A model of the clock tower in Venice’s Piazza San Marco will star in Sotheby’s July 5 Treasures auction in London.
The piece is constructed from gilt and painted copper, and is a faithful rendition of the original, which still stands today.
This clock is a faithful rendition of the original
The original clock tower was commissioned by a wealthy Italian family and constructed in the late 15th century.
It features a pair of automata at the top (known as ‘the Moors’) that strike the hours.
So complex were the clock’s workings, that its designers (father and son Zuan Paolo and Zuan Carlo Ranieri) were required to live next door in order to ensure it remained in full working order.
After both men died, the clock fell into disrepair until its restoration in the 1750s.
This model was built in the late 18th or early 19th century.
While the maker is unknown, they were clearly an extraordinary talent with a deep knowledge of the clock tower’s fiendishly complex mechanism.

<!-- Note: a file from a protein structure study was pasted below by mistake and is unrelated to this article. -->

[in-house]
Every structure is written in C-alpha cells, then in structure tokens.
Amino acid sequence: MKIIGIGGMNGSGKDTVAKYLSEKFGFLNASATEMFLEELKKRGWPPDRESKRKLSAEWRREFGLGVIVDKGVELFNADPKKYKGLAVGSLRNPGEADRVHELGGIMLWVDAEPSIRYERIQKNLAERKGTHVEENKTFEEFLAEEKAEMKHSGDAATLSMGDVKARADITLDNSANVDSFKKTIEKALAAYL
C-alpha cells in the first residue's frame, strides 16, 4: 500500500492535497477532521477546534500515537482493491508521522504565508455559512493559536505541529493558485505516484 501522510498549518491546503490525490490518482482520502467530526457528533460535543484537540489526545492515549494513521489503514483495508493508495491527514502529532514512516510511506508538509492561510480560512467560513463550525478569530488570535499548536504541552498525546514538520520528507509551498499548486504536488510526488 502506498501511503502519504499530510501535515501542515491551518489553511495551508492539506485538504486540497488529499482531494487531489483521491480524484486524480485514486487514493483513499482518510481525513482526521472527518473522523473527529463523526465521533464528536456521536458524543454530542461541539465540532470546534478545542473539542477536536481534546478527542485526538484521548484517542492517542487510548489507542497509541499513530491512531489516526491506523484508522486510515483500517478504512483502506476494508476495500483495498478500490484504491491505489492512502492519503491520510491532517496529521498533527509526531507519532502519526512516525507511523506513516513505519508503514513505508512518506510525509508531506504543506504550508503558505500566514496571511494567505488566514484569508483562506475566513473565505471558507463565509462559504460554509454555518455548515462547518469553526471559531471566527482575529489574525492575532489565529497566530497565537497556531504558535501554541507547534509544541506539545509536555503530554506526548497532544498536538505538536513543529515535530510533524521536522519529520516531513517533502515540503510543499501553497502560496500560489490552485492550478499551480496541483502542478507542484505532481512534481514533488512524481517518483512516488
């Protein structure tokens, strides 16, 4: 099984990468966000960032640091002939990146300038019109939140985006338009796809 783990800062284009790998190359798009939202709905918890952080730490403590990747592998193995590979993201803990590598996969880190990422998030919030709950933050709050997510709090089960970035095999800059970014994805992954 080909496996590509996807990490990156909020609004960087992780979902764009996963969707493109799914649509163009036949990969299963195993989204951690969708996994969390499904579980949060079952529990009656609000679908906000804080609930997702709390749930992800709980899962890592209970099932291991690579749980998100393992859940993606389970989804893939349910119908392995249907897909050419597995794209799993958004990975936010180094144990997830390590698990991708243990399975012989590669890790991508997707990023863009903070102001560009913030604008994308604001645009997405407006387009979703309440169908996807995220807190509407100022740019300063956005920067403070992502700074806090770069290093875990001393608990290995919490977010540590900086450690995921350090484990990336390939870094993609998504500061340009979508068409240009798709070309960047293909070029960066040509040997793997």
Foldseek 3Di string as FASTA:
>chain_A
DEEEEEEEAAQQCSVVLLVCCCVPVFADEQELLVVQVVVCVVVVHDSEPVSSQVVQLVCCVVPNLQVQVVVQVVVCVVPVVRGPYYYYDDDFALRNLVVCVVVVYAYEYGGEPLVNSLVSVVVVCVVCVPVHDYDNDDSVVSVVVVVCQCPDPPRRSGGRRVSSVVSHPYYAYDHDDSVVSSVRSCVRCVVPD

Sotheby’s comments: “Of monumental proportions and, to our knowledge, a unique model of this most famous Venetian landmark, this exceptional, functioning model is a tribute to the architectural and horological innovation of early Renaissance Italy.”
It’s estimated at £600,000-800,000 ($778,740-1m).
There’s also a 17th century suit of north Italian gilt armour, offered with a valuation of £300,000-500,000 ($383,706-639,510).
It looks to have been designed for use in combat rather than in a tournament setting.
Gunpowder was a real threat on the battlefield in the early 1600s and the chest plate has clearly been tested against both pistols and muskets.
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